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Failover: Messy Realities

People who don't live in operations can carry some funny misconceptions in their heads. Some of my personal faves:

  • Just add some servers!
  • I want a report of every configuration setting that's different between production and QA!
  • We're going to make sure this (outage) never happens again!

I've recently been reminded of this during some discussions about disaster recovery. This topic seems to breed misconceptions. Somewhere, I think most people carry around a mental model of failover that looks like this:

Normal operations transitions directly and cleanly to failed over

That is, failover is essentially automatic and magical.

Sadly, there are many intermediate states that aren't found in this mental model. For example, there can be quite some time between failure and it's detection. Depending on the detection and notification, there can be quite a delay before failover is initiated at all. (I once spoke with a retailer whose primary notification mechanism seemed to be the Marketing VP's wife.)

Once you account for delays, you also have to account for faulty mechanisms. Failover itself often fails, usually due to configuration drift. Regular drills and failover exercises are the only way to ensure that failover works when you need it. When the failover mechanisms themselves fail, your system gets thrown into one of these terminal states that require manual recovery.

Just off the cuff, I think the full model looks a lot more like this:

Many more states exist in the real world, including failure of the failover mechanism itself.

It's worth considering each of these states and asking yourself the following questions:

  • Is the state transition triggered automatically or manually?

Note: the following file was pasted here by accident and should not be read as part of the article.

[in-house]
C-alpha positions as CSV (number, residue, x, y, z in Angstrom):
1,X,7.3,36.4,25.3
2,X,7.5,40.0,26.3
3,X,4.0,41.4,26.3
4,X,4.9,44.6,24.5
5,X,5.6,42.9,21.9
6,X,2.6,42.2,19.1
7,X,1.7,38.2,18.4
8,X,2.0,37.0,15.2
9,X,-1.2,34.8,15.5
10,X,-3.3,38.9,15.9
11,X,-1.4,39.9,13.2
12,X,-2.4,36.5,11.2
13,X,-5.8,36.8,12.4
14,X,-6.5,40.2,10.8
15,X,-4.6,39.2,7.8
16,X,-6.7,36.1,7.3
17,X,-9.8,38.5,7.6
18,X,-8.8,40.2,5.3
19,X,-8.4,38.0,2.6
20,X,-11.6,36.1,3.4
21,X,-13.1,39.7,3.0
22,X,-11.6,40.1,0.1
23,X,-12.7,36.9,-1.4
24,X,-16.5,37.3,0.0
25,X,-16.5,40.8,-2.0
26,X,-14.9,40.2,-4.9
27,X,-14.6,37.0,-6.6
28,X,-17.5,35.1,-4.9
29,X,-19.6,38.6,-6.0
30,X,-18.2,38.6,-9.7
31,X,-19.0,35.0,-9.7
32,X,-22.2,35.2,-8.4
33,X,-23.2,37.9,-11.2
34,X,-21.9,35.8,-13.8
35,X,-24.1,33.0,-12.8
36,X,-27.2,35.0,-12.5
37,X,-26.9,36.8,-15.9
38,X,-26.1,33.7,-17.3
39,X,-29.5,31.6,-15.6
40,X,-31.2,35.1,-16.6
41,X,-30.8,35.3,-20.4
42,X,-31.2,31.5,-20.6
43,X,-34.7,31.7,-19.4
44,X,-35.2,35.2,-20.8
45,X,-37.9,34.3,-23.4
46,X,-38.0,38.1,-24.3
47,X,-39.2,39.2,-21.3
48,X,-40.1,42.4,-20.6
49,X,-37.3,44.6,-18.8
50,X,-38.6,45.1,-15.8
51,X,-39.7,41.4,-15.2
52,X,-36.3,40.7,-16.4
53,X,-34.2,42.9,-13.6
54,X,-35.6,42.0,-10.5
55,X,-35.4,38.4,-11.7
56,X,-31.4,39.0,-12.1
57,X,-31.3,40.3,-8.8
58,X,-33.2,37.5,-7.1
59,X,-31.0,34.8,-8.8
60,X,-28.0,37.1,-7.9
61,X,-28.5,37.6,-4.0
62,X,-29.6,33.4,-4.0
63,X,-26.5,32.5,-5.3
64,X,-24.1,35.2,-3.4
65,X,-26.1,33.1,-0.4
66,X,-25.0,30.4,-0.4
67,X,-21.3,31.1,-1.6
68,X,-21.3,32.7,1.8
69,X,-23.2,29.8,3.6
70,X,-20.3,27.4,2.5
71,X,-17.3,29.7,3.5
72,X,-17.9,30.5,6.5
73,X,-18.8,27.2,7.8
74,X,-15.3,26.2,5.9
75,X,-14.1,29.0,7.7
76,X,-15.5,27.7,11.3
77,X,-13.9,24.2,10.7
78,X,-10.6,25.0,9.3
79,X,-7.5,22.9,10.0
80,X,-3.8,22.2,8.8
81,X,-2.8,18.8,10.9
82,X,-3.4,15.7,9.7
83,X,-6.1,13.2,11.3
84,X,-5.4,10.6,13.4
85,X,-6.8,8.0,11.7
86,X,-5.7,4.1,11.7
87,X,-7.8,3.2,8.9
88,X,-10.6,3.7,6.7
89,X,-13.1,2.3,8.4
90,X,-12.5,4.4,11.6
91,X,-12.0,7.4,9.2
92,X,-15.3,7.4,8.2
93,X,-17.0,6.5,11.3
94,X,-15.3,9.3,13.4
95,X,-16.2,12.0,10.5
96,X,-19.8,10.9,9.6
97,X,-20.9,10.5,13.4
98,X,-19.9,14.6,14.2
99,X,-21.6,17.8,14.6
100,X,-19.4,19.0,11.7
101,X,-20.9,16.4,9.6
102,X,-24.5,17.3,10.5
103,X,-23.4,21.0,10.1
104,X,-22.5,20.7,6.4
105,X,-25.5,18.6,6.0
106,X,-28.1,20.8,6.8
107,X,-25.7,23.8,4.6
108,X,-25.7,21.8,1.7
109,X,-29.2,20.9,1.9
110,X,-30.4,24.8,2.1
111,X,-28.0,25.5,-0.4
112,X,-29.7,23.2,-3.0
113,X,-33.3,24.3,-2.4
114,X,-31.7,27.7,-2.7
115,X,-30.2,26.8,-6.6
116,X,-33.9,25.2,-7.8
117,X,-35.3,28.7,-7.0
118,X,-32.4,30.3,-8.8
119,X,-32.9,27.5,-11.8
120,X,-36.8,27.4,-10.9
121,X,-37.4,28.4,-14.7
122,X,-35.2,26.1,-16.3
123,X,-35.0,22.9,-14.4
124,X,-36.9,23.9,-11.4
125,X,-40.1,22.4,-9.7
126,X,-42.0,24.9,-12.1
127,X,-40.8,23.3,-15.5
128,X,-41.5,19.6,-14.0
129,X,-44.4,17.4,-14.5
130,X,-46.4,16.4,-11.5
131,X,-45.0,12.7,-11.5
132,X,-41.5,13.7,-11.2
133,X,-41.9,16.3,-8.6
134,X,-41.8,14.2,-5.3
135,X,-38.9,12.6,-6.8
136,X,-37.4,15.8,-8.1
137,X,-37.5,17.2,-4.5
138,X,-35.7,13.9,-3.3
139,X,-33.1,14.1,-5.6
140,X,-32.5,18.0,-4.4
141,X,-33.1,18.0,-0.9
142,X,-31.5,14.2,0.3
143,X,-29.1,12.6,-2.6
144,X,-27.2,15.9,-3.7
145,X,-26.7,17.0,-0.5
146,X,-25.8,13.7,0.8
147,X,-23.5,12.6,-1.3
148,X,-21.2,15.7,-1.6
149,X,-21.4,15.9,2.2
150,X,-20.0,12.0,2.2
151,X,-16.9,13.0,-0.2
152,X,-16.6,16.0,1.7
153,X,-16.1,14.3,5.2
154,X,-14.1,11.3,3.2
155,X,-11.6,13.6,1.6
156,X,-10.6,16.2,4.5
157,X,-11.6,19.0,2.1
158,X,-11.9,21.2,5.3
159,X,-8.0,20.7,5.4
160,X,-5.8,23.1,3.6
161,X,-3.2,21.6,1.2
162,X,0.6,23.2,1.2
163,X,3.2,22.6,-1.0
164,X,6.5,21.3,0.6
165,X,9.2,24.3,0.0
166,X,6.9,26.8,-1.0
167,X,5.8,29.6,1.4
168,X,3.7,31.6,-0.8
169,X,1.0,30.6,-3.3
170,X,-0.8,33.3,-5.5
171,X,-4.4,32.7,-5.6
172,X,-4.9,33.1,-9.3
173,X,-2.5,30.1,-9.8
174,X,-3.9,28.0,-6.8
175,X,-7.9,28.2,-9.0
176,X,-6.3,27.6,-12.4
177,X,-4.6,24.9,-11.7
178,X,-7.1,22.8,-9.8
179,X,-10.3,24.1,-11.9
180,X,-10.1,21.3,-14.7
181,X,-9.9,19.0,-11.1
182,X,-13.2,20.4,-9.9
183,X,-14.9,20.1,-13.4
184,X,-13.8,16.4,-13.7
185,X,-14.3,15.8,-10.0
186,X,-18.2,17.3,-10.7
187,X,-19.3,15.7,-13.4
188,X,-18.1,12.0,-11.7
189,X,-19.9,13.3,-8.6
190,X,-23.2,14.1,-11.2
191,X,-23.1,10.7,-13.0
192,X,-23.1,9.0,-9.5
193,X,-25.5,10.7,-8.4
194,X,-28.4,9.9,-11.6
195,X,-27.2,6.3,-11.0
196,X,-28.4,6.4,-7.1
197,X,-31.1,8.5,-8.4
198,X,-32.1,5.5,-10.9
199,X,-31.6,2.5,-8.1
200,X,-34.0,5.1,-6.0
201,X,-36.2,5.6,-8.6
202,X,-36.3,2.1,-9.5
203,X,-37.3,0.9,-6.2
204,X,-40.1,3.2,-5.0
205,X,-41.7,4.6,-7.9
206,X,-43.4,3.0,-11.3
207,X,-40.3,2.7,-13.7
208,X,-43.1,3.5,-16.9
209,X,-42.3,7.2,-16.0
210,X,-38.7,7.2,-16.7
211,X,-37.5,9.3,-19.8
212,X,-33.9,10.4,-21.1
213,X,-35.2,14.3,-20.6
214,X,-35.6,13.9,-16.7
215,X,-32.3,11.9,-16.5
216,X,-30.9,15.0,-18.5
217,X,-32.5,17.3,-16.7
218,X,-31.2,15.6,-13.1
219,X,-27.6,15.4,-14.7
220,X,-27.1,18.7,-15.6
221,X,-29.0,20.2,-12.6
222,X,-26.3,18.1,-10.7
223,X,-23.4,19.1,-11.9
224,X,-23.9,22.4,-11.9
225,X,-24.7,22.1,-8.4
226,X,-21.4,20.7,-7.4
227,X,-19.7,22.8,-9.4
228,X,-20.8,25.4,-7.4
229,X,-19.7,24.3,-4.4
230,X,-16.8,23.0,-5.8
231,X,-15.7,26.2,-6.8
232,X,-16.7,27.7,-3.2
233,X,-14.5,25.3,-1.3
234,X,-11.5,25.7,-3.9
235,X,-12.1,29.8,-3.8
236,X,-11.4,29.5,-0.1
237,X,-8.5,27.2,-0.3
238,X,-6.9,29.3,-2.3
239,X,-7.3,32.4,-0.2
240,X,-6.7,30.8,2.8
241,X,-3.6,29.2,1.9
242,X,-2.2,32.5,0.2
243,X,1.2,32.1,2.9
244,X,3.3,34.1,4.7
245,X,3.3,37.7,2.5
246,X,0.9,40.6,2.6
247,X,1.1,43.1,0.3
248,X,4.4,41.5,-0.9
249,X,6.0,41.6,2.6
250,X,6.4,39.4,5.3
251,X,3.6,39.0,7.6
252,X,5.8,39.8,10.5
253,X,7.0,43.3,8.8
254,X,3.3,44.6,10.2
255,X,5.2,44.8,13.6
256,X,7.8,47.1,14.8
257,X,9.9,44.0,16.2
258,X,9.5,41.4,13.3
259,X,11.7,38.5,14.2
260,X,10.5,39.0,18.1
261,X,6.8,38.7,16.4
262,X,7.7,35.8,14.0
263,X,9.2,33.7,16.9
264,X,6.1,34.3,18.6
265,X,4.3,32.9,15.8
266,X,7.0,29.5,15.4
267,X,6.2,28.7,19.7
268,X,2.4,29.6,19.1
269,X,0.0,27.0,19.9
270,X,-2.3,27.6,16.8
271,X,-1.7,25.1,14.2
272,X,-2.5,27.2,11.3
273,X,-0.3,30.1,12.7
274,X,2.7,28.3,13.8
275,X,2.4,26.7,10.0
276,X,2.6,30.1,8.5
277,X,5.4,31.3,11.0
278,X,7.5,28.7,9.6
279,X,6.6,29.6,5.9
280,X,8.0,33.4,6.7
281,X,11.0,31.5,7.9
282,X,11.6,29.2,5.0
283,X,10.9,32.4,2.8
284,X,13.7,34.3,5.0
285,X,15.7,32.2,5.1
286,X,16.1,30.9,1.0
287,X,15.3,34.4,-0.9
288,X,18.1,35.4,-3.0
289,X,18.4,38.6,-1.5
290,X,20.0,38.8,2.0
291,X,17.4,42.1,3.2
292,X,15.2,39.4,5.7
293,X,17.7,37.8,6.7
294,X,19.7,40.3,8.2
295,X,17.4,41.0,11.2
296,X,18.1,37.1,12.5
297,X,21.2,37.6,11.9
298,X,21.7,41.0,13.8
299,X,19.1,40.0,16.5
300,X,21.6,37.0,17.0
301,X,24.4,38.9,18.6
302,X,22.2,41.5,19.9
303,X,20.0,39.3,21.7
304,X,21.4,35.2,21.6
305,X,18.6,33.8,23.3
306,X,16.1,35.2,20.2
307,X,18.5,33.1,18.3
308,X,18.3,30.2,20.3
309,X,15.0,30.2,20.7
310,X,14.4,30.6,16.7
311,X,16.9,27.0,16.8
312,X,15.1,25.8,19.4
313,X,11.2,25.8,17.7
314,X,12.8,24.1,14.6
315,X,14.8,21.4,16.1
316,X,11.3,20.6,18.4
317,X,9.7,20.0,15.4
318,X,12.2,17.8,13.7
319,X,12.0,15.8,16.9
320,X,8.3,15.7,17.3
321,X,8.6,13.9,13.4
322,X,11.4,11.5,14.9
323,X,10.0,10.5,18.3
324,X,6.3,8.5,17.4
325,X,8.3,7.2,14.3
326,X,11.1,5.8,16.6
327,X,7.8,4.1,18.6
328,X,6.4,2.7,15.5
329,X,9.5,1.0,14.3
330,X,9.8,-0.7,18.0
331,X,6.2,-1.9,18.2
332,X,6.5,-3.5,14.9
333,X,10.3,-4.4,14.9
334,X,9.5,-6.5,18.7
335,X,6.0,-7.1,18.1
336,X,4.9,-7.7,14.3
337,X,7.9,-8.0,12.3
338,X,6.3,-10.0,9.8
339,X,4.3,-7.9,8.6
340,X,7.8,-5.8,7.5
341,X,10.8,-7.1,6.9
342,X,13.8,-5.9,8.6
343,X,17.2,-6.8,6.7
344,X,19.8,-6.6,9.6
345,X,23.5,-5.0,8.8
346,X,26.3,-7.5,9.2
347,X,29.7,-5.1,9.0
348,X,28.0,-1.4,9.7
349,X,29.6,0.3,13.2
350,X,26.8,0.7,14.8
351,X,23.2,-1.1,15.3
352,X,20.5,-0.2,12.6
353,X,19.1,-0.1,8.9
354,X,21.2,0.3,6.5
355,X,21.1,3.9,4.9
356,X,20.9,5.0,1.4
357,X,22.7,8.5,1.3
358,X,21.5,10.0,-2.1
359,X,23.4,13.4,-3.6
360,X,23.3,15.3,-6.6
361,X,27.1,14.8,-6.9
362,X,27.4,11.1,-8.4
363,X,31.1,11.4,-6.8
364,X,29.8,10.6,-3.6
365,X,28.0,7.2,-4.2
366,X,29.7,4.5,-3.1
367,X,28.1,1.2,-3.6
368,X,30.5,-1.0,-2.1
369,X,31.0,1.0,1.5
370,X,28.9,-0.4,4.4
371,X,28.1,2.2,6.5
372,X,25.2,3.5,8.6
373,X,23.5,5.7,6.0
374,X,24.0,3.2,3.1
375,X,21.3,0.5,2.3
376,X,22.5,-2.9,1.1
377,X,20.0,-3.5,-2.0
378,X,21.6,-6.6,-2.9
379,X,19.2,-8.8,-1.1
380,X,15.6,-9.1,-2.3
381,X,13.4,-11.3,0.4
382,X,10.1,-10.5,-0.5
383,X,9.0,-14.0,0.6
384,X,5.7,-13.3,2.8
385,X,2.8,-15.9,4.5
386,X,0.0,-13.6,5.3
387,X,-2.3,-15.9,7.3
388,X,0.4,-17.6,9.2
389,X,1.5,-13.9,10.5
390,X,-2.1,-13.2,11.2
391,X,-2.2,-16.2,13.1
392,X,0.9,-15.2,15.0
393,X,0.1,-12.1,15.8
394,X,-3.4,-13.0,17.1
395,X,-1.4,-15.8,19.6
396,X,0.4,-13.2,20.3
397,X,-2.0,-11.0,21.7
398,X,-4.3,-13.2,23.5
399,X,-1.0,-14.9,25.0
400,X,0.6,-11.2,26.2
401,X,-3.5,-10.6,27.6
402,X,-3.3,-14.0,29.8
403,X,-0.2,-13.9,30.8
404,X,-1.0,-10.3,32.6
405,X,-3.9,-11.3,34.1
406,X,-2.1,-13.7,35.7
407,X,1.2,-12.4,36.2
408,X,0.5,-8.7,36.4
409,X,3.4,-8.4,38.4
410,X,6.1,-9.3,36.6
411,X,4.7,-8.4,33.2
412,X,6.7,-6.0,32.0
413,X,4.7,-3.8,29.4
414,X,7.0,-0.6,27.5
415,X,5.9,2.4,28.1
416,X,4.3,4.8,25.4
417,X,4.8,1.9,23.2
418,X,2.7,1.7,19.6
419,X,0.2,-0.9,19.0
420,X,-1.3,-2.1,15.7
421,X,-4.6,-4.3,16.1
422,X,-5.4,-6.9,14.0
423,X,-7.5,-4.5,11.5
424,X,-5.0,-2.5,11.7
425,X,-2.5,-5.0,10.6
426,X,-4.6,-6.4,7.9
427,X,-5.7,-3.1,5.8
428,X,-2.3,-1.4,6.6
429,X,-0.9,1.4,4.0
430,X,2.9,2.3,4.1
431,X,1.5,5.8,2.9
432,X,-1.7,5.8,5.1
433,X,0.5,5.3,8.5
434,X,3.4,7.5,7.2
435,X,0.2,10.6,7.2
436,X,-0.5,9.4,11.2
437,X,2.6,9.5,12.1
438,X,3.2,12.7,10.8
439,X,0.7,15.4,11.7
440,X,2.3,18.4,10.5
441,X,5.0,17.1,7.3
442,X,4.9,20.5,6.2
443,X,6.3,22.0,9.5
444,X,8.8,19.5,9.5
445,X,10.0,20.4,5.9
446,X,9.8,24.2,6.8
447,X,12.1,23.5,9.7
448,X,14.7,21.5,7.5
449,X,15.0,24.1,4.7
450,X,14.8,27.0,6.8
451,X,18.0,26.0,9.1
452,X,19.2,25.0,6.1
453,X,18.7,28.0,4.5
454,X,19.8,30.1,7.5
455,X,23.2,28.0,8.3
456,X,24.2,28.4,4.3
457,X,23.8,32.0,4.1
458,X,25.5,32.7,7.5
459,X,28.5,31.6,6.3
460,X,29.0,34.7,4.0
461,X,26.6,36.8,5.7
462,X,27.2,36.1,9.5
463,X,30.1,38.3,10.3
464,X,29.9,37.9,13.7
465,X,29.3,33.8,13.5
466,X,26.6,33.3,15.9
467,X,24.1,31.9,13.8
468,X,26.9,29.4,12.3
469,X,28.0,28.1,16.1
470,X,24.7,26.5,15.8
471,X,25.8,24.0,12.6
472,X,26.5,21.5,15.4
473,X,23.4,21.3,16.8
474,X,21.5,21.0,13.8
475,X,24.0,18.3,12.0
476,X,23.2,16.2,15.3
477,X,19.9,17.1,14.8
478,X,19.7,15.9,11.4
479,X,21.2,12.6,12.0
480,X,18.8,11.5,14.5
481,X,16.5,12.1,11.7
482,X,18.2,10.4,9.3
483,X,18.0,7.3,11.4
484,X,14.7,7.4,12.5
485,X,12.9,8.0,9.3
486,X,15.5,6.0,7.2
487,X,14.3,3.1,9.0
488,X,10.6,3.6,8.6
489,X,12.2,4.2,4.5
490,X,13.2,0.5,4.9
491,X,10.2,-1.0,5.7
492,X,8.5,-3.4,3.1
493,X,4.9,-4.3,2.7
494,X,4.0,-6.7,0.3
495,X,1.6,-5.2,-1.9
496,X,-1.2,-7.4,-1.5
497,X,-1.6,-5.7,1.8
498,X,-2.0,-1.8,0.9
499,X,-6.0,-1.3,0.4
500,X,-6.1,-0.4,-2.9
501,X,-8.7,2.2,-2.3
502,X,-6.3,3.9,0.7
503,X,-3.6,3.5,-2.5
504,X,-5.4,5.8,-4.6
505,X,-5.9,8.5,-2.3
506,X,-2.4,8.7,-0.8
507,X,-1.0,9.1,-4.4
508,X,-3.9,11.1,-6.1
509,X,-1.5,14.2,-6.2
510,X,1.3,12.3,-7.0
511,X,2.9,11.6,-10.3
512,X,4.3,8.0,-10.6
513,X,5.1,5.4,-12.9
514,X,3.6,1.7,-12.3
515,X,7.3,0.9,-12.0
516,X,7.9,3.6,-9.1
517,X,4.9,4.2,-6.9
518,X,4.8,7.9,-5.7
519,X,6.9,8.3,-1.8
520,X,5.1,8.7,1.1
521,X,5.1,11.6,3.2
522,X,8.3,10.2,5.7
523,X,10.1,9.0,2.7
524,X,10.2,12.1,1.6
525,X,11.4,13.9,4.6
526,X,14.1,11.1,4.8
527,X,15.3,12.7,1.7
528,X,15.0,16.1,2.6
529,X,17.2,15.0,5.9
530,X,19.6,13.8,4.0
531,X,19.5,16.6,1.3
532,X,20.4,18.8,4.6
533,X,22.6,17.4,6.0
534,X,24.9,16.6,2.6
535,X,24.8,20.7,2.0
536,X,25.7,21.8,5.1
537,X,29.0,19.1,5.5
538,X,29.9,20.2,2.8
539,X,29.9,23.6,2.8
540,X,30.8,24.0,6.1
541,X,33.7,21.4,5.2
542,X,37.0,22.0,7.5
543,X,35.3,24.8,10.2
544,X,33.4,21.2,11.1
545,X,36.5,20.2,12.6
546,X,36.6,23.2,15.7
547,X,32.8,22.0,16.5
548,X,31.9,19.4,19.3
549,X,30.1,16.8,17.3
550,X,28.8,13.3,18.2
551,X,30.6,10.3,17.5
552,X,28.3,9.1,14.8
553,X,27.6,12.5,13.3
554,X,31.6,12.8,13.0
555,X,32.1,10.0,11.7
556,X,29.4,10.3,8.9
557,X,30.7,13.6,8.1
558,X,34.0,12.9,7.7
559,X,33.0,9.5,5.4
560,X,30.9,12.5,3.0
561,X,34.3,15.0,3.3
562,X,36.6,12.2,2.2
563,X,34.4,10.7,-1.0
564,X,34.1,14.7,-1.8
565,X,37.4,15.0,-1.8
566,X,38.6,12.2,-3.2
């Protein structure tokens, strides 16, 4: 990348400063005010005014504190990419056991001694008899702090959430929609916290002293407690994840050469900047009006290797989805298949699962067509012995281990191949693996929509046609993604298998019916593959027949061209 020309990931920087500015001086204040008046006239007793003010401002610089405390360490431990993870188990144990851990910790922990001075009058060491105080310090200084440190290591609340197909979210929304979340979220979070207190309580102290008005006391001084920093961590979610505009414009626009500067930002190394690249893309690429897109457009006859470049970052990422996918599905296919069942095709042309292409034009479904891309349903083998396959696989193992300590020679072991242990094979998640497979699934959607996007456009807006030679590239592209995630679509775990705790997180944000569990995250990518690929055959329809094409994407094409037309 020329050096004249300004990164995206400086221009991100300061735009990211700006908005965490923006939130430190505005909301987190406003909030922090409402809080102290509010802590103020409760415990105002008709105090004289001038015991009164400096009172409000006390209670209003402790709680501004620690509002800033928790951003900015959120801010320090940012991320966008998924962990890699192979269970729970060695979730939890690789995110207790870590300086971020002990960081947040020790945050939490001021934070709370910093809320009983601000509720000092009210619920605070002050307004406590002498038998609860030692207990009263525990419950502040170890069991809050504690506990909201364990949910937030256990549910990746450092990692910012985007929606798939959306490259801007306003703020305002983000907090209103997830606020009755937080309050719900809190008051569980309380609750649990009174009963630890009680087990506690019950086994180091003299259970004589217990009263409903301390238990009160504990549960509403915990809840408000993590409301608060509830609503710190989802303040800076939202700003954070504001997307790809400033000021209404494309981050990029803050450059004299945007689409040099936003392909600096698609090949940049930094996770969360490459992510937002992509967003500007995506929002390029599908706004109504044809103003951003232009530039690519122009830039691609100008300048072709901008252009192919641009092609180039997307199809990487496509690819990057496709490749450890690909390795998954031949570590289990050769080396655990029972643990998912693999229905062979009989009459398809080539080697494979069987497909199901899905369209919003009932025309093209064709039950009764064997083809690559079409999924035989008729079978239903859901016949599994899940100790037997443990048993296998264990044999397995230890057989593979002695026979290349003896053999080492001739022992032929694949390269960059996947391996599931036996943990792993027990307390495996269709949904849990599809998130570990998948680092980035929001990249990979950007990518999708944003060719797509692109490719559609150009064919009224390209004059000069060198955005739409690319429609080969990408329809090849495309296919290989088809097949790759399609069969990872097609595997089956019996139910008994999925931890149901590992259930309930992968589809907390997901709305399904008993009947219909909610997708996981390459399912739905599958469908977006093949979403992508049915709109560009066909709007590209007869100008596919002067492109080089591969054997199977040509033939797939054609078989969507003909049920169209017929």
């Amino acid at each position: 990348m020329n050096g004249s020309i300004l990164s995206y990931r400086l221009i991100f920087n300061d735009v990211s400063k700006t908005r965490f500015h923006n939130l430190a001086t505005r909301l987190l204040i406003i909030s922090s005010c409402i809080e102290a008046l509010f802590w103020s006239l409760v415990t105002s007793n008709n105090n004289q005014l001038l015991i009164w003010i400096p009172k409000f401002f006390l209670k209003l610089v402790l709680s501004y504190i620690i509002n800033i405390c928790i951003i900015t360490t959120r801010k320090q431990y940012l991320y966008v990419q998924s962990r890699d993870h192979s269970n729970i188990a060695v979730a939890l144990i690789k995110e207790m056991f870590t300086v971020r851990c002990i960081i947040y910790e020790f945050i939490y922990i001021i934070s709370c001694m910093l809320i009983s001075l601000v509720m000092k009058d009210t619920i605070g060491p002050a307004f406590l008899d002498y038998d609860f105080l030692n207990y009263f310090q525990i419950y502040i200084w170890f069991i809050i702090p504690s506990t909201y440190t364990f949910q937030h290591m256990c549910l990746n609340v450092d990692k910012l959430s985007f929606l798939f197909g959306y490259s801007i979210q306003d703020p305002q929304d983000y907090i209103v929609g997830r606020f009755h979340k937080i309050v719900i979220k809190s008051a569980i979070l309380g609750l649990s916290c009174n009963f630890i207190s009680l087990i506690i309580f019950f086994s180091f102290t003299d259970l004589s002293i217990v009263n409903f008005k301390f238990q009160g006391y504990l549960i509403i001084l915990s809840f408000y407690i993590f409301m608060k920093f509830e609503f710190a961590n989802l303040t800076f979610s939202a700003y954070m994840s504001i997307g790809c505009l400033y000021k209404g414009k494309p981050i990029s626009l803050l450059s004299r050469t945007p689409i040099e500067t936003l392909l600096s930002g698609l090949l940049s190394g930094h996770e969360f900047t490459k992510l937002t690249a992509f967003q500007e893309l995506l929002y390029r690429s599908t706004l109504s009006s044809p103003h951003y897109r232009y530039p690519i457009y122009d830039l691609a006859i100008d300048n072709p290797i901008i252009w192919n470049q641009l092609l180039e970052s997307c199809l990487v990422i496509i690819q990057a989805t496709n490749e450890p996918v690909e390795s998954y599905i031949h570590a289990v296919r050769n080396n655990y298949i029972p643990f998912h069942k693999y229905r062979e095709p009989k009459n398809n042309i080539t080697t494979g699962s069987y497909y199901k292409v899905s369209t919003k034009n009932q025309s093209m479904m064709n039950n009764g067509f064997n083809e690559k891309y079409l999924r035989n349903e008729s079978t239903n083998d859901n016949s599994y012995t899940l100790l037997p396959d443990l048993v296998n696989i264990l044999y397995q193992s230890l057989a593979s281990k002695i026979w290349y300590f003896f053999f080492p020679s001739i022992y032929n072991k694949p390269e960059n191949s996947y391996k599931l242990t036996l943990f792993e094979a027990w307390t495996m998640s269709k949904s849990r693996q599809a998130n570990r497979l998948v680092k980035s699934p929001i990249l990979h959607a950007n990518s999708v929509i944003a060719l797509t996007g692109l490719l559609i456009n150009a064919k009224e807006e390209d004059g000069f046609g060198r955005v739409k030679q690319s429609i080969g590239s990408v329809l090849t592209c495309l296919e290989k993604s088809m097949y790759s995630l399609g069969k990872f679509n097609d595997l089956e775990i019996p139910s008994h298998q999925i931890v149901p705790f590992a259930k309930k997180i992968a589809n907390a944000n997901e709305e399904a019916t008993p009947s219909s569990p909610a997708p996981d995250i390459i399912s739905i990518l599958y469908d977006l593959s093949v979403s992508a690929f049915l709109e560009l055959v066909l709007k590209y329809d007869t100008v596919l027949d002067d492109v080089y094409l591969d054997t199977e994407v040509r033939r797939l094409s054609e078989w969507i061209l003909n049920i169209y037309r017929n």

• Is the transition step executed by hand or through automation?
  • How long will the state transition take?
  • How can I tell whether it worked or not?
  • How can I recover if it didn't work?


Another question that you might ask about each transition is: "What race conditions can occur during this transition?"

This is the best explanation I've seen yet about the messy realities of recovery. For completeness, the only suggestion I can offer is adding two more transitions:

1) between "failover detected, failover not initiated" and "waiting for passive node" there's a state where one or more people have to interpret the notification and decide if failover needs to be initiated. This state is fraught with error and delay, and can often involve things like initiating conference calls, tracking down dependent upstream and downstream owners, deciding if the failure is really bad enough to failover, or if we can stick it out, etc. Maybe call this state "interpreting and deciding on course of action". I've seen this take as long as 30-60 minutes in less than mature organizations.

2) Right after "failover succeeded" there's a state where you're waiting for adjustments to your failover to ripple through the rest of the organization, both upstream and downstream. For enterprises that aren't holistically designed and/or don't have good abstraction between systems, this can be messy and take a long time. As Paul said in the comment above me, race condition vulnerabilities are especially gnarly during this time.

It's very interesting to see that among normal operation state ,failure state , and normal state again there is a whole universe. By the way in my experience I had a case where I had to explain of my American colleagues similar problem where during surgical operation they had implemented restart of surgical operation hardware due to firmware failure! The result of this restart was memory leak and unloaded dynamic library. Hardware restart was necessary approximately on 10 to 15 minutes. I can't explain you how hard was for me to explain them that we have a memory leak and instantiation of dynamic libraries throwing data from the hardware to the software application. The application responsibility is to decide to signal to surgeon if the surgeon is close to a spinal cord nerve !!!!!!!!! As I know they had done an operation already in parallel with the old system. But I am not sure how safe was that combination between the old system and the new one. Probably the advice is to know the dependency of the system and it's behavior during failure.

Anton Jorov Antonov

Another possible route in this is that, after Failover Succeeded, you might have another failure - if the problem was induced by some external cause that repeats, like freakishly high demand or a malformed query. Not sure if that merits inclusion or not, but it felt worth mentioning to me.

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